- The Washington Times - Tuesday, September 17, 2002

A Northwest neighborhood where six persons were shot early Saturday morning will soon be home to a new Metropolitan Police substation, placing around 90 officers in an area plagued for years with drug trafficking, violent crime and lack of cooperation with police.

Numerous residents on Kenyon Street in Park View, where six persons were shot and wounded around 4:30 a.m. on Saturday, told the Washington Times yesterday their neighborhood lacks police presence.

"The police don't come when you call. You feel like shooting them," said an 85-year old woman who has lived on Kenyon Street since 1933 but was afraid of being identified in the newspaper. "You rarely see the police down here."

The 4th District station house is just under three miles north of the Park View neighborhood, while the new 4th District substation at 750 Park Road NW is just three blocks away. The building was previously used as the 10th Precinct station and cost around $1 million to renovate, according to D.C. Council Member Jim Graham, Ward 1 Democrat. It is scheduled to open at the end of this month or in early October.

"That's going to make a big difference in police response and police visibility," Mr. Graham said. "If we improve the police presence, we will improve the situation."

Prior to Saturday's shootings, in which one man was shot in the head and remains in critical condition, there was a drive-by shooting on September 11, four blocks north in the 400 block of Manor Place NW. One person was killed and three others were wounded in that shooting.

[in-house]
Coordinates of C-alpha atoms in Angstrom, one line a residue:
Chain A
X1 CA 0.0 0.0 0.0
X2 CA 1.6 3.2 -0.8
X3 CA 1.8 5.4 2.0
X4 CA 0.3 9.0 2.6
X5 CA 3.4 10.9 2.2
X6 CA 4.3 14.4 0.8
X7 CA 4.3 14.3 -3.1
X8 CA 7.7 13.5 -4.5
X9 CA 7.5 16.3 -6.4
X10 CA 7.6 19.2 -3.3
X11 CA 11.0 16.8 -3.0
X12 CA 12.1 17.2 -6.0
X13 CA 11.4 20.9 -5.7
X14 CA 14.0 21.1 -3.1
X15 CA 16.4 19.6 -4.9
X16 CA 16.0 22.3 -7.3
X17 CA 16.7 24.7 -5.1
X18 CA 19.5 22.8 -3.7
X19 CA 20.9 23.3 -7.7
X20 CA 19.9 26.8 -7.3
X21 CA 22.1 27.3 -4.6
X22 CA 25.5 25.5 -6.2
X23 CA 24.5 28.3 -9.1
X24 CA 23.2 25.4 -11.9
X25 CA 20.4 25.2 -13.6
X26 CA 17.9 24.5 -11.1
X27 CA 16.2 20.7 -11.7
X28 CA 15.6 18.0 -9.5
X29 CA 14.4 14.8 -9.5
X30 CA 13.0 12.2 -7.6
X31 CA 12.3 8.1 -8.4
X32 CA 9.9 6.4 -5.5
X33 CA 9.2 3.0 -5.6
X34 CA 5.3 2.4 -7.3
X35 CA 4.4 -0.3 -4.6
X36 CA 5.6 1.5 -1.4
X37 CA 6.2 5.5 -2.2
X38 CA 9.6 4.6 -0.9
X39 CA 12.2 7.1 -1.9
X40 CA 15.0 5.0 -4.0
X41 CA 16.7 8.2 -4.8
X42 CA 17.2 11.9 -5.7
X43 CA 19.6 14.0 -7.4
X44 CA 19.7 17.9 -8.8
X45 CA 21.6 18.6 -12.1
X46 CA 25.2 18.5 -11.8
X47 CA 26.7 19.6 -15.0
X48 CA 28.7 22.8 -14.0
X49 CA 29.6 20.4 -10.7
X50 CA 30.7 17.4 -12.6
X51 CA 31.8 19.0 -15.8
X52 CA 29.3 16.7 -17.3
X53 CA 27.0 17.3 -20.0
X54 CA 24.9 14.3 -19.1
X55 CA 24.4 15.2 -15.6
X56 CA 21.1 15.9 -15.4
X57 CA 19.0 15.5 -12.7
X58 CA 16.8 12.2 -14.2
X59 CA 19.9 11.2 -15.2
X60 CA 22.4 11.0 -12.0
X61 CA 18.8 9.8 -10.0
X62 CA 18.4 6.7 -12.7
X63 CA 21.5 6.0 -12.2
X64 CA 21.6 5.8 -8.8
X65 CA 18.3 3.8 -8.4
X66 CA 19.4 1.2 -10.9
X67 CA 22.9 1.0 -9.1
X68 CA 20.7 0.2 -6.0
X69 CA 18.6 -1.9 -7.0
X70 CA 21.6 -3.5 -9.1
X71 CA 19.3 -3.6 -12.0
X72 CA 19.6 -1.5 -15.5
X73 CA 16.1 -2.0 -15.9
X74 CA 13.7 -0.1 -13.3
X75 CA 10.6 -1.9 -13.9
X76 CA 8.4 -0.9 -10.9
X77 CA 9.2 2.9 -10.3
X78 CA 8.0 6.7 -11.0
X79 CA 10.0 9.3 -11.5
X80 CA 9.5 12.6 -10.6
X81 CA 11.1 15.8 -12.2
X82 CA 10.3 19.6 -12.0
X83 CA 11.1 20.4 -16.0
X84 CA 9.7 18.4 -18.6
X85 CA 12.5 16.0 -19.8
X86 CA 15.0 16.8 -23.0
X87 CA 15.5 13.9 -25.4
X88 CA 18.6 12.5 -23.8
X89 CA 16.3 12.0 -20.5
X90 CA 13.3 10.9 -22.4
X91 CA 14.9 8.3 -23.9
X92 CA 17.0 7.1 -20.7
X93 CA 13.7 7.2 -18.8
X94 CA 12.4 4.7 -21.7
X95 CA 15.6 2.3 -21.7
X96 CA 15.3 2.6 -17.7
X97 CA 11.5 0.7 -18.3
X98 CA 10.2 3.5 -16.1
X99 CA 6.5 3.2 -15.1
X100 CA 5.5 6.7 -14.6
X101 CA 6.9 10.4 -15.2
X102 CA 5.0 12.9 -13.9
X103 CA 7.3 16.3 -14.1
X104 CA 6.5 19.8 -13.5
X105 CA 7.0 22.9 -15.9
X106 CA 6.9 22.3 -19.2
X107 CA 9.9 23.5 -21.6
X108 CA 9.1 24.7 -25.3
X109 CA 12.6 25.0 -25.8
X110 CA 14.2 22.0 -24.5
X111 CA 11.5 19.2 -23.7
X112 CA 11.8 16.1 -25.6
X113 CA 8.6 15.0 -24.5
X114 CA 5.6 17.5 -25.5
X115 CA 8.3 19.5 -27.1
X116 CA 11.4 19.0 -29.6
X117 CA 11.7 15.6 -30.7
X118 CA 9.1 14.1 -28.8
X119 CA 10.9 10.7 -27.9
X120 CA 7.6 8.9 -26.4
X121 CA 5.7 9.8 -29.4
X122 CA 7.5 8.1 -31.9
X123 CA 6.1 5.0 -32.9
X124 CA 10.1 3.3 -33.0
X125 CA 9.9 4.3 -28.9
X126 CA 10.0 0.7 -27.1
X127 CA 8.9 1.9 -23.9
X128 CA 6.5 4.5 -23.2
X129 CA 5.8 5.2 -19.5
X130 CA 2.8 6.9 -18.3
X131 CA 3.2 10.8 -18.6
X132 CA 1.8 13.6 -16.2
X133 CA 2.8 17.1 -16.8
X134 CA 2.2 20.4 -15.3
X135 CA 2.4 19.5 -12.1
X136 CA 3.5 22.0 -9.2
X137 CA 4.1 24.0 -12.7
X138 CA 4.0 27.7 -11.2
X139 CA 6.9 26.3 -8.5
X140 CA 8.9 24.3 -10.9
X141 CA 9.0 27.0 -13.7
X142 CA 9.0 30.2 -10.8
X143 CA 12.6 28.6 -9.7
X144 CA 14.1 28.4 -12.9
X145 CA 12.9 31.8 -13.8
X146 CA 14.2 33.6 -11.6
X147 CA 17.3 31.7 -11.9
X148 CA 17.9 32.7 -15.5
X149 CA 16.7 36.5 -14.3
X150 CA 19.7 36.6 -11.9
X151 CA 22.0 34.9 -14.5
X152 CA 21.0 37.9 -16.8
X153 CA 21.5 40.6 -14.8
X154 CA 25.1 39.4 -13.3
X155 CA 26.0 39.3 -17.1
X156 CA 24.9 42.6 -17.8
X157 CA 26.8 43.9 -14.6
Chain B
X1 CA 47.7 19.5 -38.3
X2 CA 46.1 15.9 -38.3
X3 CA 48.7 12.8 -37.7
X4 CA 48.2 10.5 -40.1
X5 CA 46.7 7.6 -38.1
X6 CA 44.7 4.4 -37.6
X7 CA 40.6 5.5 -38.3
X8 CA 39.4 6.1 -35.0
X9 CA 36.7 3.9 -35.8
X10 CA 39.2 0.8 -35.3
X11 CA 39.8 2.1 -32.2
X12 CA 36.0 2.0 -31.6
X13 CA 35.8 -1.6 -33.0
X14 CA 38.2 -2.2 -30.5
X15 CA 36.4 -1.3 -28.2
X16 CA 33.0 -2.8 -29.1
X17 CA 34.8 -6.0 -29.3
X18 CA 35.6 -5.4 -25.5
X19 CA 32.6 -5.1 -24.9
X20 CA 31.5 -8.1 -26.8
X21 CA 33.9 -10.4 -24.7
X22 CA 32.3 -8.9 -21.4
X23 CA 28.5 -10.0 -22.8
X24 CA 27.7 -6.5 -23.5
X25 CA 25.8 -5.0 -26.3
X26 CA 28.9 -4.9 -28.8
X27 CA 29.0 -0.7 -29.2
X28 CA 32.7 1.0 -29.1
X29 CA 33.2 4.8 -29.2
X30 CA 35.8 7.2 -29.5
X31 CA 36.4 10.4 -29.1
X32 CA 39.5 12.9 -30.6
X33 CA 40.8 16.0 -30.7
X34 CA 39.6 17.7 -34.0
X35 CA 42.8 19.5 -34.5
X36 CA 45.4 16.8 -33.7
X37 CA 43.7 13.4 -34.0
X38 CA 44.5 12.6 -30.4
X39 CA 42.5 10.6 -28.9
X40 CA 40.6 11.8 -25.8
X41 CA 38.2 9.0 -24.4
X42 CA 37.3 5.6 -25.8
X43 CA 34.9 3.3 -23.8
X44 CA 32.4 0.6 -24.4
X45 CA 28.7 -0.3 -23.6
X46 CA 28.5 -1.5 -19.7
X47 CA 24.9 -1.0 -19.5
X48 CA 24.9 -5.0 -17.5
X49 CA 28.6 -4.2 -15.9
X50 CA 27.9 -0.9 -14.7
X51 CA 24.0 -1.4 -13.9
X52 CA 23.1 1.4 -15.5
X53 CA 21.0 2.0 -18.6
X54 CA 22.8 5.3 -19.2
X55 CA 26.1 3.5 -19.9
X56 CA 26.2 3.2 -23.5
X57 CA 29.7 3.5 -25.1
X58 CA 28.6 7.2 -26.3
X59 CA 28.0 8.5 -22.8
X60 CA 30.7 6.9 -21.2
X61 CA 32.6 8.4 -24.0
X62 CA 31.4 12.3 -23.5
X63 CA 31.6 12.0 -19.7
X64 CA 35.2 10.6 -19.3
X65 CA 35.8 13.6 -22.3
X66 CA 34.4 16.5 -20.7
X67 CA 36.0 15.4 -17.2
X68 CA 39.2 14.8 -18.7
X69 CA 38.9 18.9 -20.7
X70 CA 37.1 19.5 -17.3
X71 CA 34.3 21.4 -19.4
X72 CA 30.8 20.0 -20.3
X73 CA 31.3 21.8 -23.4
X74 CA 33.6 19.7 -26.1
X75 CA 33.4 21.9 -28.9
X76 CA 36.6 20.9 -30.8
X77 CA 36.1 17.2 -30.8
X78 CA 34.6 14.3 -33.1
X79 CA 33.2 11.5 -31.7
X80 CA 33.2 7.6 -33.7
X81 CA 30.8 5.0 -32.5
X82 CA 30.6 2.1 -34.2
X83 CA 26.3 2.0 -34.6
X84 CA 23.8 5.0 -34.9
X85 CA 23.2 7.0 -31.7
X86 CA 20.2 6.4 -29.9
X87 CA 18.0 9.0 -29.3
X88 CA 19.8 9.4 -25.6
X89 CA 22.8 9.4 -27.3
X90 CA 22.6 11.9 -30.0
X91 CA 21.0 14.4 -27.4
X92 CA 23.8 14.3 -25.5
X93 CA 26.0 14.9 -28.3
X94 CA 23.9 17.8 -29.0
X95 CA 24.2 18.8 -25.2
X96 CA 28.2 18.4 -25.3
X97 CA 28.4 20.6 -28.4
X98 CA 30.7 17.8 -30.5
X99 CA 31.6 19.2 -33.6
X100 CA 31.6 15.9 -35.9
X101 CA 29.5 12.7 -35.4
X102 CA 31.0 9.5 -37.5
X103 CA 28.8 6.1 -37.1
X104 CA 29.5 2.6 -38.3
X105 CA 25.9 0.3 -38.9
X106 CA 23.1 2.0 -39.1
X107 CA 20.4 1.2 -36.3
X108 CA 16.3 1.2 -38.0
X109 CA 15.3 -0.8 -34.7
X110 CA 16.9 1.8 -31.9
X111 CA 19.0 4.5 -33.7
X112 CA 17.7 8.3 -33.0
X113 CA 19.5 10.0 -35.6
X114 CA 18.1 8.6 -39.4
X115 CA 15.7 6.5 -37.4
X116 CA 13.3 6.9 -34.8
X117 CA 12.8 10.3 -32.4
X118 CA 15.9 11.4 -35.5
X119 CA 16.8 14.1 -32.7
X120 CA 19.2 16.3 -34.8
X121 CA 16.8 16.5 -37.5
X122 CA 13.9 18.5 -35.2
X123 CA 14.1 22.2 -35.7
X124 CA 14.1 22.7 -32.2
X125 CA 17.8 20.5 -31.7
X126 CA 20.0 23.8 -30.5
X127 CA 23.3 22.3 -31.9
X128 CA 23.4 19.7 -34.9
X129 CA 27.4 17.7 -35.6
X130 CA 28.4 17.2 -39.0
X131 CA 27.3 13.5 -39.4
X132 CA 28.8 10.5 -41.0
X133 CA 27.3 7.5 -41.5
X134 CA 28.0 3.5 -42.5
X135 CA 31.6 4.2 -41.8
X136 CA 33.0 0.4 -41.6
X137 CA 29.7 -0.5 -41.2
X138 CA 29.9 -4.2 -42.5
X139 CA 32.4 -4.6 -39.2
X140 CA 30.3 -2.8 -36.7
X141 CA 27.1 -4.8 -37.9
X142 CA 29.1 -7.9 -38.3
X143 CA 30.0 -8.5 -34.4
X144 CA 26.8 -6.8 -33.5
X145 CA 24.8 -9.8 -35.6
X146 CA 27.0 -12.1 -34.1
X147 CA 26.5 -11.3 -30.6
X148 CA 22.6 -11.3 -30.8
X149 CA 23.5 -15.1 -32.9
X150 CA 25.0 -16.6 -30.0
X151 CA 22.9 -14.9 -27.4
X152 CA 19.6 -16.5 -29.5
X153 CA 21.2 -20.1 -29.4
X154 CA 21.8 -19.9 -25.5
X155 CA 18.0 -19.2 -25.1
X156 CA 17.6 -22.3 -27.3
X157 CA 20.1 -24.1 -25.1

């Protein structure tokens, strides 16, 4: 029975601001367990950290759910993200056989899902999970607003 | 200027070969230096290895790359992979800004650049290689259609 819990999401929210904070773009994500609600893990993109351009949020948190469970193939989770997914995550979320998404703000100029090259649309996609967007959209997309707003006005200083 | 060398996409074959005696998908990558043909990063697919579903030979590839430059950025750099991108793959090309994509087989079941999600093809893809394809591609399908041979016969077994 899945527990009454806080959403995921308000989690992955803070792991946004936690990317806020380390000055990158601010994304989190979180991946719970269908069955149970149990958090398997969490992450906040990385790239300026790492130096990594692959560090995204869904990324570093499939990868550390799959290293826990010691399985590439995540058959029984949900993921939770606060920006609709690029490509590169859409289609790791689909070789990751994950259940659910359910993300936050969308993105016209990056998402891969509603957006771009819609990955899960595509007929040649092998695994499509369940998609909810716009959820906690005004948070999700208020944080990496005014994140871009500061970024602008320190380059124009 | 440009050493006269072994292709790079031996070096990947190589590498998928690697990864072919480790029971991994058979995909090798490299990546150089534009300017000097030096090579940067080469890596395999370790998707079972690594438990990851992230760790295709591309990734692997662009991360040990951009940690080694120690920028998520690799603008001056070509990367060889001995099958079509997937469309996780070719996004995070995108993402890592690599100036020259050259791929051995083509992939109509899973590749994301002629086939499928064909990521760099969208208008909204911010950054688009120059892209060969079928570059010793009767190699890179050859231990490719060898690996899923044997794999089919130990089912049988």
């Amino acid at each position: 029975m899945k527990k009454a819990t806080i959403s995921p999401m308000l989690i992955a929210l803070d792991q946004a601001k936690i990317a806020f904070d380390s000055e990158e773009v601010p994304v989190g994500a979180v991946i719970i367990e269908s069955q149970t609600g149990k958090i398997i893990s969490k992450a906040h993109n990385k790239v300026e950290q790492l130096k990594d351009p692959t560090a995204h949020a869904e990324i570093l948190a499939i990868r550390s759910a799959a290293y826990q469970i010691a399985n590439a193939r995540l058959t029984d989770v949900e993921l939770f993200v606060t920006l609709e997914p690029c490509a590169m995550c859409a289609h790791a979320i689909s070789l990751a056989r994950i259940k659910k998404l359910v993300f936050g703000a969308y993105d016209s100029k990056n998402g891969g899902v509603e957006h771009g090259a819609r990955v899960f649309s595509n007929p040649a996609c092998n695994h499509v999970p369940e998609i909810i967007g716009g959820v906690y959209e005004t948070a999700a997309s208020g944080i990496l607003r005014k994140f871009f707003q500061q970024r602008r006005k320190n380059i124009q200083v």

The 4th District has seen a 30 percent increase this year in homicides, robberies and stolen autos compared with last year, police officials said.

While the insufficient number of police in the community seems to be a chief cause of the high crime rate, residents offered numerous other contributing factors. They said most of the crime stems from a thriving drug trade on Kenyon Street, but prostitution, vagrancy, loitering and retaliation for petty disputes make the problem worse.

"I don't stay out here. I'm scared for my kids," said Alexandra Kamile, 25, who has lived on Kenyon Street for three years and was out walking with her two young children. She said three of her friends were among the people shot on Saturday, including the man in critical condition, known to her as "Black."

"There's a lot of young men out here, selling whatever, fighting, shooting each other, stabbing each other. But I don't involve myself with that," she said. "I just stay at home."

Ms. Kamile said many fights start during games of dice and gambling in an alley just off the street.

"There's a lot of money out there. That's why they're killing here," she said.

Ernesto Flores, 32, said he moved into a row house on Kenyon Street about four months ago only because he needs a ride to Virginia, where he works as a carpenter.

"This area's a little dangerous," Mr. Flores said. "It's not a good place for kids to be."

Mr. Flores said he has seen people shooting on the street, adding that when one of his friends came to visit recently, he was held up at gunpoint just outside the front door.

"I've never lived in a place like this," he said. "If you come out past 11 p.m., people try to rob you for your money. I just stay home and don't come out too late."

Elsewhere, two off-duty Metropolitan Police officers were shot yesterday morning in separate, random incidents.

The first incident occurred in Prince William County just after 2 a.m., when a D.C. Police officer heard sounds downstairs in his Lake Ridge townhouse and encountered a masked gunman. The two struggled and one shot was fired, wounding the officer in the leg.

The gunman fled the home and the officer followed, firing several shots with his service revolver.

The second incident occurred a little before 5 a.m., in Northeast, when one of two men attempting to rob a car with three women inside fired shots, hitting an off-duty female police officer in the leg.

The two robbers, who are described as black males in their late teens or early 20s, fled in a White Toyota possibly bearing West Virginia tags, according to police spokesman Sgt. Joe Gentile.


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